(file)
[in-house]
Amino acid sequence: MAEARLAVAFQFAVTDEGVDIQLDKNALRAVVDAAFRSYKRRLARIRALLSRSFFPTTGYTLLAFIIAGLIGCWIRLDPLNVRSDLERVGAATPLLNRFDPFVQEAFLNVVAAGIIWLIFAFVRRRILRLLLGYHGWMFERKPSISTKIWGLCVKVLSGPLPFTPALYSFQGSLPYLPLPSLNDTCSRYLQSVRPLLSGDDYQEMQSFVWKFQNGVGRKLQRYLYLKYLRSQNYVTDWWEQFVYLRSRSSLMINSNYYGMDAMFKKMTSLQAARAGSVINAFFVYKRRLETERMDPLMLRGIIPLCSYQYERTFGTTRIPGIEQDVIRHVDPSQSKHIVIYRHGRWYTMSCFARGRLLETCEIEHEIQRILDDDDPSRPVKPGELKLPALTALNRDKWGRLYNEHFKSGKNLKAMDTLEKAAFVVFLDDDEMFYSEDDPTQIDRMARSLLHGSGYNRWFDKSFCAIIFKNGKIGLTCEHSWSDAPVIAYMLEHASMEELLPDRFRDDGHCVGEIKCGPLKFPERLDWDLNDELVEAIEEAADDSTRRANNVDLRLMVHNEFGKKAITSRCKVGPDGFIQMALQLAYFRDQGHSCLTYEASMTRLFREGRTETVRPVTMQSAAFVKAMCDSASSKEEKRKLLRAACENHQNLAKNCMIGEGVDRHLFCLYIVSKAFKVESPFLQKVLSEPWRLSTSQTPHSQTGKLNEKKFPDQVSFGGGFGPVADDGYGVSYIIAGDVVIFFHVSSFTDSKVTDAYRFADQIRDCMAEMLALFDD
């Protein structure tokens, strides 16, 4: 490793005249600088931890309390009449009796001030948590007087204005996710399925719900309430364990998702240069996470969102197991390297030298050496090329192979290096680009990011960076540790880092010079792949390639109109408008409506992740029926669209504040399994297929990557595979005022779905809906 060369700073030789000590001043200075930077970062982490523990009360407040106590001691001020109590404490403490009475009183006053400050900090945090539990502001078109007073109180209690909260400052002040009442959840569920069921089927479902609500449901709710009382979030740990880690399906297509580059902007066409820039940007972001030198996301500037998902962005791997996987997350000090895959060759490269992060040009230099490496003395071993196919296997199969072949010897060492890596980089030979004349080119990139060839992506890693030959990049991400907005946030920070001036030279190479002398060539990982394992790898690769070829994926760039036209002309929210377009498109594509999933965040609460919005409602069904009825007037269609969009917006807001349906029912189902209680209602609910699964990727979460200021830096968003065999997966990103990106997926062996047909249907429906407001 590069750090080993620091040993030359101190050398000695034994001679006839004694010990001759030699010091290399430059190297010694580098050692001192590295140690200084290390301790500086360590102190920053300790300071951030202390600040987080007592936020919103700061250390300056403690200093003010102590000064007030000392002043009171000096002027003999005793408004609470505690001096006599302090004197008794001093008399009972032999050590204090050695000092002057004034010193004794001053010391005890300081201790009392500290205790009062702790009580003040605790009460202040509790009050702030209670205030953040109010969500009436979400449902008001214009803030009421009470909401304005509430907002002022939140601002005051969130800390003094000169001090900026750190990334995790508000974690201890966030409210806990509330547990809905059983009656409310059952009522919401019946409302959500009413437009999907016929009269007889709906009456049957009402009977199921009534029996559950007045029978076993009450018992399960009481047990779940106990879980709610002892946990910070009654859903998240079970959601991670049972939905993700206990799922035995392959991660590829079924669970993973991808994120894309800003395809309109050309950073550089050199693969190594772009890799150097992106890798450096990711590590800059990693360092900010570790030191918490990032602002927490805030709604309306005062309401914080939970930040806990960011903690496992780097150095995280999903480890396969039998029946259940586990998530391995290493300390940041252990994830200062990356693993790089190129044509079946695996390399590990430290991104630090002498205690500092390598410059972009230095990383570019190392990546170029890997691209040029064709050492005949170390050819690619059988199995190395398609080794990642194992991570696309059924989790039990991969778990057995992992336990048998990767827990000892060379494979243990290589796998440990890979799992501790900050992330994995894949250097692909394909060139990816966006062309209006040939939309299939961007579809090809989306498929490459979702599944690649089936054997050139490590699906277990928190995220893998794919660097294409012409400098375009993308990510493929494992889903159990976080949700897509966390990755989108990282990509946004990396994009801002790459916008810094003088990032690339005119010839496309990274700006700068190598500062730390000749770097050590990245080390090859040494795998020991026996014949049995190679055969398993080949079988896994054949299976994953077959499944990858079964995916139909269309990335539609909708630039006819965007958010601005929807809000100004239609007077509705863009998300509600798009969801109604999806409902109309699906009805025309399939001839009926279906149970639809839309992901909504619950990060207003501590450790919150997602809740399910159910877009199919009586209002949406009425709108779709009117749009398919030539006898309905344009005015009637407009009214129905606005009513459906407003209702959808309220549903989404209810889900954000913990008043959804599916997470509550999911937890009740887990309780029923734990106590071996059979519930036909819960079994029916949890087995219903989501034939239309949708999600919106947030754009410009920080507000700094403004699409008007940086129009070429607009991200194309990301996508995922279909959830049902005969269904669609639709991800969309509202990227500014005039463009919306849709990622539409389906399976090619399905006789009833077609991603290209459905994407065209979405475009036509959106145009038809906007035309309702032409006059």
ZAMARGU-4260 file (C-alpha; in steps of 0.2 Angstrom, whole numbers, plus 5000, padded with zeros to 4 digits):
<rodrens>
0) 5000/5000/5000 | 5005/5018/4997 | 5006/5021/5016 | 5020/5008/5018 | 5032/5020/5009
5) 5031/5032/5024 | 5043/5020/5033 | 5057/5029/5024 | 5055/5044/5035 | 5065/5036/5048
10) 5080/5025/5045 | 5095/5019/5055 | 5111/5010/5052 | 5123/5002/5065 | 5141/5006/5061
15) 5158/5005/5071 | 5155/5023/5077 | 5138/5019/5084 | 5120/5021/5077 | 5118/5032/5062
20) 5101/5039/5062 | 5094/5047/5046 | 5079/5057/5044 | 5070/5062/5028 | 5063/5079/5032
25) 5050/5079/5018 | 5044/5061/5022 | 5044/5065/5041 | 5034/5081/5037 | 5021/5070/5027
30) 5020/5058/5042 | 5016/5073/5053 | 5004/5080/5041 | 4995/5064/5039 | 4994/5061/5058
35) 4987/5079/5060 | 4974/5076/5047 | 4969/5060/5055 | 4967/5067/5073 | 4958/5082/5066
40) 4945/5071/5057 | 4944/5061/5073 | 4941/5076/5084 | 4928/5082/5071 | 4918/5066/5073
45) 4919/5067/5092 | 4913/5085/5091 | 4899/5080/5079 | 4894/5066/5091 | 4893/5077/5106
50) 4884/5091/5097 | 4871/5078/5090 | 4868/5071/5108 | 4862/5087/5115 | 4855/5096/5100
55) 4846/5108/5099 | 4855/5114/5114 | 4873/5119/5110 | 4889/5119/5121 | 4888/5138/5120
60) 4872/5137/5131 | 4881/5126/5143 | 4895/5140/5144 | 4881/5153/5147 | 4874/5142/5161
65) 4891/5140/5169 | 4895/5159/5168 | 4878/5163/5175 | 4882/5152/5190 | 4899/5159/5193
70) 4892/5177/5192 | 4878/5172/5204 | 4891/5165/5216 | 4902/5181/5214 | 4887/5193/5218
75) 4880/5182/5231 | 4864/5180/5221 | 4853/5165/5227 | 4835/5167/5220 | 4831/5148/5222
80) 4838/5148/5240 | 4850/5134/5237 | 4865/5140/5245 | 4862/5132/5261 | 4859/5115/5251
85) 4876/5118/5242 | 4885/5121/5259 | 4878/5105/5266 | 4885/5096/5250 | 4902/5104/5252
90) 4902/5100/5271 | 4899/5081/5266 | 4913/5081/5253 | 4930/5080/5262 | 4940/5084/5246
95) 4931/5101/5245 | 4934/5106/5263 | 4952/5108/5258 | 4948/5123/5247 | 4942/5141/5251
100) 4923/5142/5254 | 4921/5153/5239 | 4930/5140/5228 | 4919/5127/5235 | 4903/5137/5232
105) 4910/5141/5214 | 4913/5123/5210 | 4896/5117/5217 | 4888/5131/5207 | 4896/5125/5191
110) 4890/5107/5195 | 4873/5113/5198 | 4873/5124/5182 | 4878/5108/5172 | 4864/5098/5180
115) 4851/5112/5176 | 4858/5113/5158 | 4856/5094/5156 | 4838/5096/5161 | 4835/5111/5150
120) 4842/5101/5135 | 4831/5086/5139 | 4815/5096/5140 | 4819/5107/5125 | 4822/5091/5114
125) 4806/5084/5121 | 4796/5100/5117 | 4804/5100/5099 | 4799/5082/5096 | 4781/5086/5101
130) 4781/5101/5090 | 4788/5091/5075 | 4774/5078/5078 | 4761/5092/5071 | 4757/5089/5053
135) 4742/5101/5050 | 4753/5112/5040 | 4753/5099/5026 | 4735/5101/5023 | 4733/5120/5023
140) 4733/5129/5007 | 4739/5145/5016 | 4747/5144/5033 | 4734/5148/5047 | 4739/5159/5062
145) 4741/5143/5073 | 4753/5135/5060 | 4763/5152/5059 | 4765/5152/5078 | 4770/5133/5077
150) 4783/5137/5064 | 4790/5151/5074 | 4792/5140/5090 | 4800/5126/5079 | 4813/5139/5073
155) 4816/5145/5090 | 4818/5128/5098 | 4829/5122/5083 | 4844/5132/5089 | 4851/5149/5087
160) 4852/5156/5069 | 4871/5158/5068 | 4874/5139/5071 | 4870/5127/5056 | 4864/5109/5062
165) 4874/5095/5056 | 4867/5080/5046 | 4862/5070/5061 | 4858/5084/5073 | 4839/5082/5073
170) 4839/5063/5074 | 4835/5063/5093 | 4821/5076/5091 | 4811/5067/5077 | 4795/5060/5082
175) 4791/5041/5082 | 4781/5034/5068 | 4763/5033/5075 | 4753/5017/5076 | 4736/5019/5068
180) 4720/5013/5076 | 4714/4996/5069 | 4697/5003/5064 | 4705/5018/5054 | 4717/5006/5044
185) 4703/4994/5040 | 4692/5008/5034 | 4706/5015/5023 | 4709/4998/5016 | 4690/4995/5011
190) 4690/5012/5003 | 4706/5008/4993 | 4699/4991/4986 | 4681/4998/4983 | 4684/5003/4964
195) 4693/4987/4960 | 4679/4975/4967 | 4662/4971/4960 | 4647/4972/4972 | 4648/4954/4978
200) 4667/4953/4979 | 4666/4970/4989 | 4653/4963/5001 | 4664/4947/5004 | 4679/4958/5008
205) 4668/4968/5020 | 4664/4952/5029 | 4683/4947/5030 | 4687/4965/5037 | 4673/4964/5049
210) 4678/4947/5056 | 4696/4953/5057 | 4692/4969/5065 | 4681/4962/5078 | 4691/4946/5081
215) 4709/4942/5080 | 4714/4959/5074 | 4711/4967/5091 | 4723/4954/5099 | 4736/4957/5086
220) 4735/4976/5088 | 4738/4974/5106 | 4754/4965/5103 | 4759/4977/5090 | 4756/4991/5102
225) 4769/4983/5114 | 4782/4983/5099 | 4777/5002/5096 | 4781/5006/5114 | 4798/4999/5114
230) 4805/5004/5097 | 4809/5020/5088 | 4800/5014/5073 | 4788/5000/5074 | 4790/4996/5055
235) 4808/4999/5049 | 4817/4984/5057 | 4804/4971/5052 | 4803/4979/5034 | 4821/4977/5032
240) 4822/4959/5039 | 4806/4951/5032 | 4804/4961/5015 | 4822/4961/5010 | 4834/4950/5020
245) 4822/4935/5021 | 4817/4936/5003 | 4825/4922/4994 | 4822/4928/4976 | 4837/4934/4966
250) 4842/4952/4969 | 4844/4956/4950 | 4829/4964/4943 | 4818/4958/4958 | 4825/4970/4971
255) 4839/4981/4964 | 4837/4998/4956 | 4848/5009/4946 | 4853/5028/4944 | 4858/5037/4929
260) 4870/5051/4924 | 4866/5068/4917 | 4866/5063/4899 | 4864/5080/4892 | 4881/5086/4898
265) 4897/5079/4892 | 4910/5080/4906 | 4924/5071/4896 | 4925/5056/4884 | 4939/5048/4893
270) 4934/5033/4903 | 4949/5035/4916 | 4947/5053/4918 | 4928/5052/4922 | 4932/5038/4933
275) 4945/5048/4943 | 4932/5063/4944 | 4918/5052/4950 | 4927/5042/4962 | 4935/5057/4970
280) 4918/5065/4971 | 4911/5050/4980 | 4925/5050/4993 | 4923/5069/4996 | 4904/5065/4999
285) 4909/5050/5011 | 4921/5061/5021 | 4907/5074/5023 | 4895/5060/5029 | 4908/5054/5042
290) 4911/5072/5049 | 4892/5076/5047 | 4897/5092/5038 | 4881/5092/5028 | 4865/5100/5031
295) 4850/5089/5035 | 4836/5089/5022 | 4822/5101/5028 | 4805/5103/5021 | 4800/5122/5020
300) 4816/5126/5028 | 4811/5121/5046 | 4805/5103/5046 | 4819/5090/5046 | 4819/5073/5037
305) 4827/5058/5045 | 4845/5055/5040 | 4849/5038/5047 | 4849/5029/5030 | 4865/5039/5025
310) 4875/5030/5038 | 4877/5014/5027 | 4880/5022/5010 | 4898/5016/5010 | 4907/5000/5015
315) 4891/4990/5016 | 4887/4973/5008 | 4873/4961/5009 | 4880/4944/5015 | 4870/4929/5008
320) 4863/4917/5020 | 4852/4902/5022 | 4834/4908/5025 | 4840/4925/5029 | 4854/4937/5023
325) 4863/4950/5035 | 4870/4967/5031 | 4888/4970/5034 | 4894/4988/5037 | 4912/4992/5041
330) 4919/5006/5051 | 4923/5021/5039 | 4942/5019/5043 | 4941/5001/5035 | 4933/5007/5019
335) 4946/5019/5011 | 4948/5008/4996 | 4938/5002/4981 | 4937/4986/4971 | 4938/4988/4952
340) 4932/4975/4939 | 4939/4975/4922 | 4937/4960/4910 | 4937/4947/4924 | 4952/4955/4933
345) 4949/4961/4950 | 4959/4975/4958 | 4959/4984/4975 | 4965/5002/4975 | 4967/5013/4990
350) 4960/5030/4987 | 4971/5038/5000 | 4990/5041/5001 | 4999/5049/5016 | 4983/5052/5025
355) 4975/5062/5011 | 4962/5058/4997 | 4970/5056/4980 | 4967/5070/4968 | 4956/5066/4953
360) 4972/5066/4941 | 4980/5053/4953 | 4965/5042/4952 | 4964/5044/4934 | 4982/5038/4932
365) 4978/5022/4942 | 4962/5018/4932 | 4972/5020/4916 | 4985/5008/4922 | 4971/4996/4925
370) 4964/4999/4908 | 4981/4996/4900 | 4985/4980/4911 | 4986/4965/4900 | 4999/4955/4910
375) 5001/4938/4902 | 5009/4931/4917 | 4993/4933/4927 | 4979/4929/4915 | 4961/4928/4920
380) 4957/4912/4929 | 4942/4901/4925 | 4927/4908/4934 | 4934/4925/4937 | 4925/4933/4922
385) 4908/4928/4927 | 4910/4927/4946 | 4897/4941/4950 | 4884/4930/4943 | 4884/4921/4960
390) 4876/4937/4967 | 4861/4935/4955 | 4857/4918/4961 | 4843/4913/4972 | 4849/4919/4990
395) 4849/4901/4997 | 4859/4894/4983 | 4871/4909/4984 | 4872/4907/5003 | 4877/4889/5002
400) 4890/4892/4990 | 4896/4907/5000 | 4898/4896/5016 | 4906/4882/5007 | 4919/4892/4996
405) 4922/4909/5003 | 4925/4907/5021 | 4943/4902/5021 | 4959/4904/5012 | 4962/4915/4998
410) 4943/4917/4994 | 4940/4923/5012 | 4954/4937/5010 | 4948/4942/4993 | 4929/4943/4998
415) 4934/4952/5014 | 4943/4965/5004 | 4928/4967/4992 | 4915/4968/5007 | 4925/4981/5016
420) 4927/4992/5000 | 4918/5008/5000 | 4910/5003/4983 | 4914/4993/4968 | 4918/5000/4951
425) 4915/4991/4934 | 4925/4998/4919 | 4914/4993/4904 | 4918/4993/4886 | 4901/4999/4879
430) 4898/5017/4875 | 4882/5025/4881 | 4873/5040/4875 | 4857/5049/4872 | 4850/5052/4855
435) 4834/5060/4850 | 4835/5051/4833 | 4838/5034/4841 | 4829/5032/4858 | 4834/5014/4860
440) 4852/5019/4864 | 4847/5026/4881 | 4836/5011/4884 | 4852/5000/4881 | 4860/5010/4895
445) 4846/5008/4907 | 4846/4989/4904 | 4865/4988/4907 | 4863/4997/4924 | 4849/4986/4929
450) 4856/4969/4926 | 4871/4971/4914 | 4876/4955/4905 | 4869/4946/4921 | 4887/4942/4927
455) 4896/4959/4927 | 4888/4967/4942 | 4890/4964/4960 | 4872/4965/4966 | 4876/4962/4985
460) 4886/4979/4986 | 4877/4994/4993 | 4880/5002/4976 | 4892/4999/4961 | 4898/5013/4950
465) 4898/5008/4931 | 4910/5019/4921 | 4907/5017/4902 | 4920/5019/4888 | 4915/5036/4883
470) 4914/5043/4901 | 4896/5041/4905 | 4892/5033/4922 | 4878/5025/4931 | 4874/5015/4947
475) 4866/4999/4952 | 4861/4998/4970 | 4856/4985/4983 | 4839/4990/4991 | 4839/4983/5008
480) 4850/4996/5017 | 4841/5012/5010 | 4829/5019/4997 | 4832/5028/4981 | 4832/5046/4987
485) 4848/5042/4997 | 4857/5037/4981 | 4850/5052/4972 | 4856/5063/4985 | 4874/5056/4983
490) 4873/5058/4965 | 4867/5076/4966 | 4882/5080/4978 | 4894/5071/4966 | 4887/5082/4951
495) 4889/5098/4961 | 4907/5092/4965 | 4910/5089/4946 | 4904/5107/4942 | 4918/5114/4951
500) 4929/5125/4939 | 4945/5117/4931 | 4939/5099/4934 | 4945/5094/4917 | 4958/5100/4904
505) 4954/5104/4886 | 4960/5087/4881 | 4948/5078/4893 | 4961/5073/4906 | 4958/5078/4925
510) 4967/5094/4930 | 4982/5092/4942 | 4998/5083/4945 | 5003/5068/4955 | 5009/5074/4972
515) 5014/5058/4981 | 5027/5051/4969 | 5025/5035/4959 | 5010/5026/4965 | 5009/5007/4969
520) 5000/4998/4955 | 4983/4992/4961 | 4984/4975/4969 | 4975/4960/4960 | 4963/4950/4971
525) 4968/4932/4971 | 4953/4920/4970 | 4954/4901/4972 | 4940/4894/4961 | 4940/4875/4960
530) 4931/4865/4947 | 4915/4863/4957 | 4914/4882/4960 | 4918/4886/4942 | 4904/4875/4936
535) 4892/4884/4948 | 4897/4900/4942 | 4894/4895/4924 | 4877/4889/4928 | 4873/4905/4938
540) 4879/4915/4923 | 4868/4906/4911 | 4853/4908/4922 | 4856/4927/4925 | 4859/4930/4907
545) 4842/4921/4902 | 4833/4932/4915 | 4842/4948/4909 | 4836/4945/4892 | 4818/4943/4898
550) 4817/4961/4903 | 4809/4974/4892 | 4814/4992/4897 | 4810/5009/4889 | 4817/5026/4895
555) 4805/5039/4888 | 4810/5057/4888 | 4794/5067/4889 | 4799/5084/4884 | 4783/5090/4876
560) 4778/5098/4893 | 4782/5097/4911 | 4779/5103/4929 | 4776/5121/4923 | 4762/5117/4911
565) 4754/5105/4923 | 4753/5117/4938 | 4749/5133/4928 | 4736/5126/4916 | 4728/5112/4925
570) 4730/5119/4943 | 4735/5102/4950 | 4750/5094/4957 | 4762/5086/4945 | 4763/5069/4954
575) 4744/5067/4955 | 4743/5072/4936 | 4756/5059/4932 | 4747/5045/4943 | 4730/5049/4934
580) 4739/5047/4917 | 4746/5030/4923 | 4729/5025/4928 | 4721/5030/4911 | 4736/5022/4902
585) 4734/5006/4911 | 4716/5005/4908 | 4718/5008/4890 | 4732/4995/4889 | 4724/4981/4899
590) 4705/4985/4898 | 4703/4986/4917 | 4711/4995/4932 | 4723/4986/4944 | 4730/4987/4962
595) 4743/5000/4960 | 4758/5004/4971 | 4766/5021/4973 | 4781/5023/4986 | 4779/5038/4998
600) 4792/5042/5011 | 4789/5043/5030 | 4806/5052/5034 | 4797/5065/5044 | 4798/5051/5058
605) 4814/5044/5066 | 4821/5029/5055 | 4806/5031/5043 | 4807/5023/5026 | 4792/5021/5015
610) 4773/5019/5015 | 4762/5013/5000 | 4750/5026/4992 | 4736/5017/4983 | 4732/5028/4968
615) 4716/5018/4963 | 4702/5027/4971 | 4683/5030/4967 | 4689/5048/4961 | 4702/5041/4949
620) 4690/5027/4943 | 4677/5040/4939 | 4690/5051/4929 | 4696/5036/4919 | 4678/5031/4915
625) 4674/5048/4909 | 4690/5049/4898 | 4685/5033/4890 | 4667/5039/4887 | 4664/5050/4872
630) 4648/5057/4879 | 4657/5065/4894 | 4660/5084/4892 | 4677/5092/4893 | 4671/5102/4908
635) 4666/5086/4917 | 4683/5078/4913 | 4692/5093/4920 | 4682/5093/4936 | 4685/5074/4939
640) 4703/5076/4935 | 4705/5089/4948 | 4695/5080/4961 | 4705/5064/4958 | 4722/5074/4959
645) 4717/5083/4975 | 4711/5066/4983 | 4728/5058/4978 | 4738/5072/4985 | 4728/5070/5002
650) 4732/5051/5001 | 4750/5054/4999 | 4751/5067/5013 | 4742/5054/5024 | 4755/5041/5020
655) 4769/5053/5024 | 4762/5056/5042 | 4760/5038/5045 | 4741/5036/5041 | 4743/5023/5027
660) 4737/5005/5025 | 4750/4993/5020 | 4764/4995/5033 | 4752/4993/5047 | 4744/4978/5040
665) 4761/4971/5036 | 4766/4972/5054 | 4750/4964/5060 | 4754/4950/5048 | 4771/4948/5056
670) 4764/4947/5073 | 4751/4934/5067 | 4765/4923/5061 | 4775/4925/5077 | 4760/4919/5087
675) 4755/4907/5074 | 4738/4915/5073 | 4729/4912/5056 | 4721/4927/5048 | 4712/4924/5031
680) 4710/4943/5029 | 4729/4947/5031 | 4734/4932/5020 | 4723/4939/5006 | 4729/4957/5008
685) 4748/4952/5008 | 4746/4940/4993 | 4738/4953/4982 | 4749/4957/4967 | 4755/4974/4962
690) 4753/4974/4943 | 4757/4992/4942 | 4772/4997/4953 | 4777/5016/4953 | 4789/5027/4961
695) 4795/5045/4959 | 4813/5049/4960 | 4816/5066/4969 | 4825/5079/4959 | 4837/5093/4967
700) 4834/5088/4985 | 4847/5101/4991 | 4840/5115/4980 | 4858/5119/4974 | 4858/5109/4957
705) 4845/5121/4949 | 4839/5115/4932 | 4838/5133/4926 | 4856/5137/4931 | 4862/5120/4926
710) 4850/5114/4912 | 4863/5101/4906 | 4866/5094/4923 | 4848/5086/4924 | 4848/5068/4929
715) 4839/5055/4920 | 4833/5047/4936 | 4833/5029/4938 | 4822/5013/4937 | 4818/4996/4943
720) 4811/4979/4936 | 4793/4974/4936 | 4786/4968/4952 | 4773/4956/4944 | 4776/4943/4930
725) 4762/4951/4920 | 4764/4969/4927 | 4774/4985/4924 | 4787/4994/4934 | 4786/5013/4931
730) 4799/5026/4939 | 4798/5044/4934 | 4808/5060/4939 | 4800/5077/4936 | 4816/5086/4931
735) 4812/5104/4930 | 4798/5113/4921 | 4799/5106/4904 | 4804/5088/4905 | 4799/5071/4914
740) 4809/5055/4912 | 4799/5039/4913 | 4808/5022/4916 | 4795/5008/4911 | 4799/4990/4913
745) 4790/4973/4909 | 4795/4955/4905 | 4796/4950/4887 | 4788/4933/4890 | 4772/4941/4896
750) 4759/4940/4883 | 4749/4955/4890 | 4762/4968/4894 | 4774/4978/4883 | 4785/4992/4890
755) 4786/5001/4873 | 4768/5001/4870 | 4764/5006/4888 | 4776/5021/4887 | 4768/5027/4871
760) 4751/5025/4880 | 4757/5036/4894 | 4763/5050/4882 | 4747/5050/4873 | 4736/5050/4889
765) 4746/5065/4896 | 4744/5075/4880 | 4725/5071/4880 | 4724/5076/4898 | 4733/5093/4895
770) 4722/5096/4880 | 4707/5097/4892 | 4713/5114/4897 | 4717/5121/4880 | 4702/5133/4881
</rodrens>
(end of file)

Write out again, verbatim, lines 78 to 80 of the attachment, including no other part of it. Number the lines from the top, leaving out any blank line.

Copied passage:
360) 4972/5066/4941 | 4980/5053/4953 | 4965/5042/4952 | 4964/5044/4934 | 4982/5038/4932
365) 4978/5022/4942 | 4962/5018/4932 | 4972/5020/4916 | 4985/5008/4922 | 4971/4996/4925
370) 4964/4999/4908 | 4981/4996/4900 | 4985/4980/4911 | 4986/4965/4900 | 4999/4955/4910